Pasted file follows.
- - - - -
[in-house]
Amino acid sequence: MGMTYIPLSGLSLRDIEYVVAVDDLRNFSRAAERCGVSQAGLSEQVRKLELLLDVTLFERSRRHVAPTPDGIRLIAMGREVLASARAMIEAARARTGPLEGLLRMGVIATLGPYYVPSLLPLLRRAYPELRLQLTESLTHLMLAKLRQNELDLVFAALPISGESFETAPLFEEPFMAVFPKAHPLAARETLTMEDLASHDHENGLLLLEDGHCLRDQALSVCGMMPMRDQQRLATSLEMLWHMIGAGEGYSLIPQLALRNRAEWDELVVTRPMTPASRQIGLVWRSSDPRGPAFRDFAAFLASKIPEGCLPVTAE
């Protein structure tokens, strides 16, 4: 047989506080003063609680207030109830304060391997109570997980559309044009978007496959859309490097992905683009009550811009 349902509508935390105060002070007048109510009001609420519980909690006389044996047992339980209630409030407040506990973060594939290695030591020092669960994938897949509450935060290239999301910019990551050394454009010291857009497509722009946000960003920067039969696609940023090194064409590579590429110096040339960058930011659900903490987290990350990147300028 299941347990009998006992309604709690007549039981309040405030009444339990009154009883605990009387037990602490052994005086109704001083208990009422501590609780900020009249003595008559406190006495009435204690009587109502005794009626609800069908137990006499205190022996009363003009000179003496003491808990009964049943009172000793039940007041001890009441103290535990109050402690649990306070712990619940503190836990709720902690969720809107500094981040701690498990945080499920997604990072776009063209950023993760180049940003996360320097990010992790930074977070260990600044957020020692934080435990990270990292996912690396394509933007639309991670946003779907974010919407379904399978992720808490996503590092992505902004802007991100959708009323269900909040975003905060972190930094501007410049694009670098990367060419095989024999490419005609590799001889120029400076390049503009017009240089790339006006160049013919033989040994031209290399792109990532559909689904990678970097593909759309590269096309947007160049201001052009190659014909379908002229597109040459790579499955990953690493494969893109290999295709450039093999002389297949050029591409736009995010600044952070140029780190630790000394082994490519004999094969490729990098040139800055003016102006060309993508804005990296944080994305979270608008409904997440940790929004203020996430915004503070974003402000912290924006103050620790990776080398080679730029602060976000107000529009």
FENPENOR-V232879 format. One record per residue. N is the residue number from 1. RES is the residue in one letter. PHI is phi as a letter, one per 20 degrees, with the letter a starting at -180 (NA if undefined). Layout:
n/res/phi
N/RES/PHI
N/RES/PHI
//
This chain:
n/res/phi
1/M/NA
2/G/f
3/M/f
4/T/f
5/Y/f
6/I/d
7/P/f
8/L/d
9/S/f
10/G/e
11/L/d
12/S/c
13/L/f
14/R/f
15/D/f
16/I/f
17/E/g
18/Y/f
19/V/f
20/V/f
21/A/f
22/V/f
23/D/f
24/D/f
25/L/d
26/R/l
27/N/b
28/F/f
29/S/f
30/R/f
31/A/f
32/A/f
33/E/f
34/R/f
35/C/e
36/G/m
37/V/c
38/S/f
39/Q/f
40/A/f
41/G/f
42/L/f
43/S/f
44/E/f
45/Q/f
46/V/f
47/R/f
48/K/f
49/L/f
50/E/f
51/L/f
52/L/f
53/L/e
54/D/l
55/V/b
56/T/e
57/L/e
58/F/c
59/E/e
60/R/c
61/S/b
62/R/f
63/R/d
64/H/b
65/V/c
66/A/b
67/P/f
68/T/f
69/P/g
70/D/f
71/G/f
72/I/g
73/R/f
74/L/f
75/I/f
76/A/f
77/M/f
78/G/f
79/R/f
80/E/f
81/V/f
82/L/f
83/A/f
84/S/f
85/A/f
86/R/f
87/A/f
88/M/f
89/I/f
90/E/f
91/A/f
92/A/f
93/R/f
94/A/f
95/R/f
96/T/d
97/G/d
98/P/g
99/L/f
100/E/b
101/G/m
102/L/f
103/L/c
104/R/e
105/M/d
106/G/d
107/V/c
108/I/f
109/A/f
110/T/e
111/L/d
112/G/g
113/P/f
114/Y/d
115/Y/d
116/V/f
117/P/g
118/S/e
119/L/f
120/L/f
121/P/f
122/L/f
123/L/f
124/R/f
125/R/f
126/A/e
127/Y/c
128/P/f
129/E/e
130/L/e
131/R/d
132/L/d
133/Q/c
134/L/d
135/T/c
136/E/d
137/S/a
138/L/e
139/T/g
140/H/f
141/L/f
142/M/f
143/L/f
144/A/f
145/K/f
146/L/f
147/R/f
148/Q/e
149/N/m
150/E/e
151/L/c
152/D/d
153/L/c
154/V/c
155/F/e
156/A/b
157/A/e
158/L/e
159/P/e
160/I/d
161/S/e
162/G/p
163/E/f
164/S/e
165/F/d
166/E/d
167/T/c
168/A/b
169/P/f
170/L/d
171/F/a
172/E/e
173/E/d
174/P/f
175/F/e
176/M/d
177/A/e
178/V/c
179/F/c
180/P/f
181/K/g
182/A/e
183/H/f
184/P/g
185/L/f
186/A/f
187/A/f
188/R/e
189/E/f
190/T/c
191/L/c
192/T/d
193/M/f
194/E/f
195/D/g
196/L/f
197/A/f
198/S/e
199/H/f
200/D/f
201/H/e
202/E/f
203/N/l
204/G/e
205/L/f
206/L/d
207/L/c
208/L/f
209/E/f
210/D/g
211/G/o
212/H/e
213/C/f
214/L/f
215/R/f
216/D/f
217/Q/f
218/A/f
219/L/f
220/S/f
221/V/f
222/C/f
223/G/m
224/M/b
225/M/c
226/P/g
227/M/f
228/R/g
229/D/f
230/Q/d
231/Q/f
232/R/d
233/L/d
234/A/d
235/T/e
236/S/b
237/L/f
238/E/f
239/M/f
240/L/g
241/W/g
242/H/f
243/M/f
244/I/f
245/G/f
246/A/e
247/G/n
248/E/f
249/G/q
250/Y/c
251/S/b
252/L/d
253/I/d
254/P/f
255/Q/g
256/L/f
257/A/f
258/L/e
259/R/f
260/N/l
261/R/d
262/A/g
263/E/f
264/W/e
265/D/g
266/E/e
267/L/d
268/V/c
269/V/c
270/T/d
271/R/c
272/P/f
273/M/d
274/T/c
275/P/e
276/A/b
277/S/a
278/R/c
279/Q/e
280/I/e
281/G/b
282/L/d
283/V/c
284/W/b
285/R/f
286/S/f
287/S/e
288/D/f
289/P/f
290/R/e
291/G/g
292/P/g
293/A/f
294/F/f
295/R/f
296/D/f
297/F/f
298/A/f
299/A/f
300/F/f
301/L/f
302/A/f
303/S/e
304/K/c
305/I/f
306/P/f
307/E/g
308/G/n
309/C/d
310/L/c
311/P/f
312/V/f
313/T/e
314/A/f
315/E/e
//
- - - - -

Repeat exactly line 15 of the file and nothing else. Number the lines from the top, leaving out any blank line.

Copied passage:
5/Y/f